One man’s quest to train India’s many quack doctors
Wednesday, March 26, 2014
Squatting on their haunches among fruit trees and orange marigolds, barefoot villagers wait in the morning chill to see Dr. Pijus Sarkar, the only full-time physician in this remote part of West Bengal.
Many have traveled far, often by foot on pot-holed dirt roads that turn into mud rivers during the rainy season. They come because their local health provider — an alternative healer or one with no training at all — failed to help them, or even made them worse.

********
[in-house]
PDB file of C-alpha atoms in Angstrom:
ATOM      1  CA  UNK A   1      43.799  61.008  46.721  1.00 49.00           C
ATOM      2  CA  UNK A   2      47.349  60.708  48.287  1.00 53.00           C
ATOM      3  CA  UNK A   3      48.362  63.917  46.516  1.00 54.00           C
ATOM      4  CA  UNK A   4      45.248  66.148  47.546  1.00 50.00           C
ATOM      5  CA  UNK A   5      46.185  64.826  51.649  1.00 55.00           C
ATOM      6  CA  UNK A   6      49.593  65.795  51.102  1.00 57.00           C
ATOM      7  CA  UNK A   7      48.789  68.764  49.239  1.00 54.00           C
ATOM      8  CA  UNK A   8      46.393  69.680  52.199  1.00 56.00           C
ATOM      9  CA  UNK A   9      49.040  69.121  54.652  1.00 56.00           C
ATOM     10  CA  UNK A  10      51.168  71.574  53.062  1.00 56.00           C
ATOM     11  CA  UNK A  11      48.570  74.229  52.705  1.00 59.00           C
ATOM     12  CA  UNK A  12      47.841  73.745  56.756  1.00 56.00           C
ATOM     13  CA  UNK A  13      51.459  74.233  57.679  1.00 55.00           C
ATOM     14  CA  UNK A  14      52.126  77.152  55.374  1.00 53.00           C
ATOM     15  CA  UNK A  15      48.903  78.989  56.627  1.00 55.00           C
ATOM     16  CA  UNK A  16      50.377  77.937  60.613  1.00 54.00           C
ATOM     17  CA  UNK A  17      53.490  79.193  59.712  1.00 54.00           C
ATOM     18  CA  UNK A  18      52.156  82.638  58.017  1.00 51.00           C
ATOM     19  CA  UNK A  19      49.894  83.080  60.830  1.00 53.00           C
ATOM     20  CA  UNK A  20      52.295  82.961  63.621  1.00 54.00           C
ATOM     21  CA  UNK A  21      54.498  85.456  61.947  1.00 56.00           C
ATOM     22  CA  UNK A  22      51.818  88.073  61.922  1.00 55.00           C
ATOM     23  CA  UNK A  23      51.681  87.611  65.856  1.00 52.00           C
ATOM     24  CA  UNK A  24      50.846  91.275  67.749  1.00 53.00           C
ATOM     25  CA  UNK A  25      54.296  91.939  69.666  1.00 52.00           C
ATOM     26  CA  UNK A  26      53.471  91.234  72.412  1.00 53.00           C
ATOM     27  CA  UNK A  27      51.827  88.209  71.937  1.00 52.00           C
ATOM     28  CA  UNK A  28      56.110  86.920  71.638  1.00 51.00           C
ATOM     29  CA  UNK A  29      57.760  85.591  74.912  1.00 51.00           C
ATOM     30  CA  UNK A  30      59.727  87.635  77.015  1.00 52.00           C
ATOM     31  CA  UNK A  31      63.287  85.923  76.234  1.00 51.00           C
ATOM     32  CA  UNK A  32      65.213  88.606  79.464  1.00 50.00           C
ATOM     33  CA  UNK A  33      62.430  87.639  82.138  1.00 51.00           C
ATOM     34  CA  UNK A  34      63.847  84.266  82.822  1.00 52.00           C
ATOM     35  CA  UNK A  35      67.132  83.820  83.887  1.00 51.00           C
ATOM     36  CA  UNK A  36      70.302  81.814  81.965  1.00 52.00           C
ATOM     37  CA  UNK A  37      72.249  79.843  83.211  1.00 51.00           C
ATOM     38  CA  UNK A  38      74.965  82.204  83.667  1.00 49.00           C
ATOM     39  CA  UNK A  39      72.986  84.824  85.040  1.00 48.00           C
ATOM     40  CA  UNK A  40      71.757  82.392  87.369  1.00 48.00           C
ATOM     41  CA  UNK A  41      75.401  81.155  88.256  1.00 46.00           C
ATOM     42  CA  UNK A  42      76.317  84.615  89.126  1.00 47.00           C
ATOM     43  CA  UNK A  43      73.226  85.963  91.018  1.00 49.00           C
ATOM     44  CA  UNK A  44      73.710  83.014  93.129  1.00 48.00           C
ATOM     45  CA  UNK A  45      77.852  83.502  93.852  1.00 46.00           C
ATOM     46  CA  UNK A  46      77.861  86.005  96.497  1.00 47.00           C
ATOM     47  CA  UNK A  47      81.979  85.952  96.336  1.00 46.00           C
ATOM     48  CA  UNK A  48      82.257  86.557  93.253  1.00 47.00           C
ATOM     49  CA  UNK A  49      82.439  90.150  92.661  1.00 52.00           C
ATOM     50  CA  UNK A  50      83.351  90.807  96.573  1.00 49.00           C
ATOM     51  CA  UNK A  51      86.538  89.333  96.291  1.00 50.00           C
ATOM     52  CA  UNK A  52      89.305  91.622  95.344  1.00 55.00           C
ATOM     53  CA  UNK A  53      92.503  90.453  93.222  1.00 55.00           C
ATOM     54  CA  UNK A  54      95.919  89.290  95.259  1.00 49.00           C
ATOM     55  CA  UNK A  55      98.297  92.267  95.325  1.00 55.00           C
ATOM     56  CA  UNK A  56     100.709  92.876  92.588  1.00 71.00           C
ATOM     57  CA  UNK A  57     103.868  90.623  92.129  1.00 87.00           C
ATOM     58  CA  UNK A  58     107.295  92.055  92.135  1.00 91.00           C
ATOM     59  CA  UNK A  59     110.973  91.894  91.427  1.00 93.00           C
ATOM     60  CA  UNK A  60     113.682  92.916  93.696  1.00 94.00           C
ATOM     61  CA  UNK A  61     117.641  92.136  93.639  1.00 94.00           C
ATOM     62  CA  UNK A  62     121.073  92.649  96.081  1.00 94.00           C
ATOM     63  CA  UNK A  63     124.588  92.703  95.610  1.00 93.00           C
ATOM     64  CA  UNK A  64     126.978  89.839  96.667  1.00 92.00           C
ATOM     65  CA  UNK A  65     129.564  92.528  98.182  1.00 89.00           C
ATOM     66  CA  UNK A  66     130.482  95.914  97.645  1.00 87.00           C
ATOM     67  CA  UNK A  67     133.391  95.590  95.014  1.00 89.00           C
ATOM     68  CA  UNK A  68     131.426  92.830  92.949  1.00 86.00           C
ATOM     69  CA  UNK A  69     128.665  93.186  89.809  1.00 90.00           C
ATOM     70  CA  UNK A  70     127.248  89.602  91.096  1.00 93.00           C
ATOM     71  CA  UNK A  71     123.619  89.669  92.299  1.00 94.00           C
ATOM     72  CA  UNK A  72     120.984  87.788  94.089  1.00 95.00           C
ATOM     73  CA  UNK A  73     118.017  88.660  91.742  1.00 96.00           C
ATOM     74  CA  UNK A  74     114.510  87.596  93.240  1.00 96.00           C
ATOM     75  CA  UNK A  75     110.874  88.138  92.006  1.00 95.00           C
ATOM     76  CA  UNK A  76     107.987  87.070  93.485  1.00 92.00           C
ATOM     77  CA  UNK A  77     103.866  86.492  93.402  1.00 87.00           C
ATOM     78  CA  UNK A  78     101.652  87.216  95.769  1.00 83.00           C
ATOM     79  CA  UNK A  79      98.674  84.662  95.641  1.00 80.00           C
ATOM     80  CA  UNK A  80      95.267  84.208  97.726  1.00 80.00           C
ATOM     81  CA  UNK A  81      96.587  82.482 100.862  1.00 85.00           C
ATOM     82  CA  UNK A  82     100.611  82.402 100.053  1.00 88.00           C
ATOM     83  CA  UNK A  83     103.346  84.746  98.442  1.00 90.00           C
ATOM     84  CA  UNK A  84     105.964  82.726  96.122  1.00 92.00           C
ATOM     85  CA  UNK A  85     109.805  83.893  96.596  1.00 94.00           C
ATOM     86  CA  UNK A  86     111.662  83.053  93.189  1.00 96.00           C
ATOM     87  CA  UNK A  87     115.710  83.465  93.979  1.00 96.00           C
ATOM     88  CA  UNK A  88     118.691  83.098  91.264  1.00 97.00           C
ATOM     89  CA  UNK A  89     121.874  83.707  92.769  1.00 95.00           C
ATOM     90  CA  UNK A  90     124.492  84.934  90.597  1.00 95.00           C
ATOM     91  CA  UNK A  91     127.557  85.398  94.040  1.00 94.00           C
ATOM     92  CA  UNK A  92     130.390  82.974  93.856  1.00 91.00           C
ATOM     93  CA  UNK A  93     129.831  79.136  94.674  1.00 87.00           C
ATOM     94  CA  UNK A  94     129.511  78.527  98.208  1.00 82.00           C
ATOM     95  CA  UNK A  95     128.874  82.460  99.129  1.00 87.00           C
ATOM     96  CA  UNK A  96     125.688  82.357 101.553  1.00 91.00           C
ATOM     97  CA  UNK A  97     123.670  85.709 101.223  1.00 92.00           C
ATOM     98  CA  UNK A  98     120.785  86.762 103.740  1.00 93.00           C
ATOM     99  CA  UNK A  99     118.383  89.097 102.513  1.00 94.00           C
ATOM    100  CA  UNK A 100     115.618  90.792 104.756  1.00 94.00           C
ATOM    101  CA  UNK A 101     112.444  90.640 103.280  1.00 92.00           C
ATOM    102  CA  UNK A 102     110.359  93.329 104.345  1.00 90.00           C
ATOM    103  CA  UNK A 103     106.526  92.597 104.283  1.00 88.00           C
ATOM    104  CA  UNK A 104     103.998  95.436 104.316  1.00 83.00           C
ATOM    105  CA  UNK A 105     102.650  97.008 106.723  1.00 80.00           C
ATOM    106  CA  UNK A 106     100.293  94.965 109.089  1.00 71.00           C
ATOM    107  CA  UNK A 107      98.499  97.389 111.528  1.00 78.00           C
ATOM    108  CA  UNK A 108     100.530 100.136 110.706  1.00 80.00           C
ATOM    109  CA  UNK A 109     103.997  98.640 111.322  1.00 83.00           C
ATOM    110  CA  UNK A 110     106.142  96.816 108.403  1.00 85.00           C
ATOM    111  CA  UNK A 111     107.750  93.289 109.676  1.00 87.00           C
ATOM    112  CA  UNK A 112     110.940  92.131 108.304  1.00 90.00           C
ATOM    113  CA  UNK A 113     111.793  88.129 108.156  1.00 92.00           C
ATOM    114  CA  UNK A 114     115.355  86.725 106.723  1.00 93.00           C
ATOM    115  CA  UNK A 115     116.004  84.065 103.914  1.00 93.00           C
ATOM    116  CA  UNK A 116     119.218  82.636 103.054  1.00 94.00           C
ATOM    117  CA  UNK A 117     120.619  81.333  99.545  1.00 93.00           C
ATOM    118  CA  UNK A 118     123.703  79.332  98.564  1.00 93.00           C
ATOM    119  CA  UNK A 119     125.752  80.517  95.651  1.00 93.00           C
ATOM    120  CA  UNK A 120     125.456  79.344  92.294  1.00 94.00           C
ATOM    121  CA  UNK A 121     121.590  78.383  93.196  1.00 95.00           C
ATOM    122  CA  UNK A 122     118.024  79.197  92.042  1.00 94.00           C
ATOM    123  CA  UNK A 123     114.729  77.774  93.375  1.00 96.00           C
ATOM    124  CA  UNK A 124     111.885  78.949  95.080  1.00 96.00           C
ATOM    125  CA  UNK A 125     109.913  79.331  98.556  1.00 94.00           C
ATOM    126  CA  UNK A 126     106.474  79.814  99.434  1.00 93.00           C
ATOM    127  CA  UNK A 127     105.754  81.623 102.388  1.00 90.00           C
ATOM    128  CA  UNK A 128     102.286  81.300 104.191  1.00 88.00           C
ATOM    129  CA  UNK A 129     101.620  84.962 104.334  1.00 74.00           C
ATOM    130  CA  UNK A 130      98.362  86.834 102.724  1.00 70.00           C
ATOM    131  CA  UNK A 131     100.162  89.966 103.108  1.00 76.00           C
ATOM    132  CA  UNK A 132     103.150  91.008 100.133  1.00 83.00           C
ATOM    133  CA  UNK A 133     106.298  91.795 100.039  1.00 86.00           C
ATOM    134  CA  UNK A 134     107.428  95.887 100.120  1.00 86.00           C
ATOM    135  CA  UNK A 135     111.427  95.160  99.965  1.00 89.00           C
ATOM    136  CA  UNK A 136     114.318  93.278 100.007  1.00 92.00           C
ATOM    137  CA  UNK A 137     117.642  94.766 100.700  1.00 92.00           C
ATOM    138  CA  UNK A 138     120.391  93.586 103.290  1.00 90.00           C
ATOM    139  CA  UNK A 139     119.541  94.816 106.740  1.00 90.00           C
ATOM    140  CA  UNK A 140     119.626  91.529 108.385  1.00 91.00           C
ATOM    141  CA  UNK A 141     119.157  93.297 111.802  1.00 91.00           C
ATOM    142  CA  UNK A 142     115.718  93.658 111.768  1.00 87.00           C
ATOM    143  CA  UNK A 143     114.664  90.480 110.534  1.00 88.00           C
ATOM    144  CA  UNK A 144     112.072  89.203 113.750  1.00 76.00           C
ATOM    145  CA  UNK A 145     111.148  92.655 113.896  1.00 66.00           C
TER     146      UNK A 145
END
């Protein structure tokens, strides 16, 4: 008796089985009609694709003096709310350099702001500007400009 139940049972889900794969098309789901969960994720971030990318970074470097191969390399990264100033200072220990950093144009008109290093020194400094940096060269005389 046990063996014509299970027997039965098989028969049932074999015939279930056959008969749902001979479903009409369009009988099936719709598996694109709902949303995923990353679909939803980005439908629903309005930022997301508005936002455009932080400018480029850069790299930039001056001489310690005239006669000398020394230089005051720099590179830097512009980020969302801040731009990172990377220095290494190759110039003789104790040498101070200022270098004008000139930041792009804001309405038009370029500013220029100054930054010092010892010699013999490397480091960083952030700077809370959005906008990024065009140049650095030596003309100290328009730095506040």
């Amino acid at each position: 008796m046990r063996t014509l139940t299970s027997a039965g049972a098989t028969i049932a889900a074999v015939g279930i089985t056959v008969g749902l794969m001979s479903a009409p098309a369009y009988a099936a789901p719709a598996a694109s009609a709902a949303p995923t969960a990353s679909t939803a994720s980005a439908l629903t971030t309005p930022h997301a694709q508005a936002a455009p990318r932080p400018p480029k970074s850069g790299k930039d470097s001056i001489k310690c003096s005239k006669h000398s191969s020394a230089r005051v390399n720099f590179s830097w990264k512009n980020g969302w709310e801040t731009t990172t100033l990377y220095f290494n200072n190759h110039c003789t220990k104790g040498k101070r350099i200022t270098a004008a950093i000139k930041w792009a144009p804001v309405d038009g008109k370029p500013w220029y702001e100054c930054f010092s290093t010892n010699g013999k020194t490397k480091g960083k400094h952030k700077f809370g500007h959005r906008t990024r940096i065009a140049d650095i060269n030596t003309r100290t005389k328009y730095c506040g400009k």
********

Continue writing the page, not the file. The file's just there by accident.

Their story illustrates perhaps the biggest health challenge facing the world’s largest democracy as it struggles to develop a modern identity: With most people still living in rural areas, and most doctors in cities, hundreds of millions of villagers end up gambling their health by seeing unqualified providers.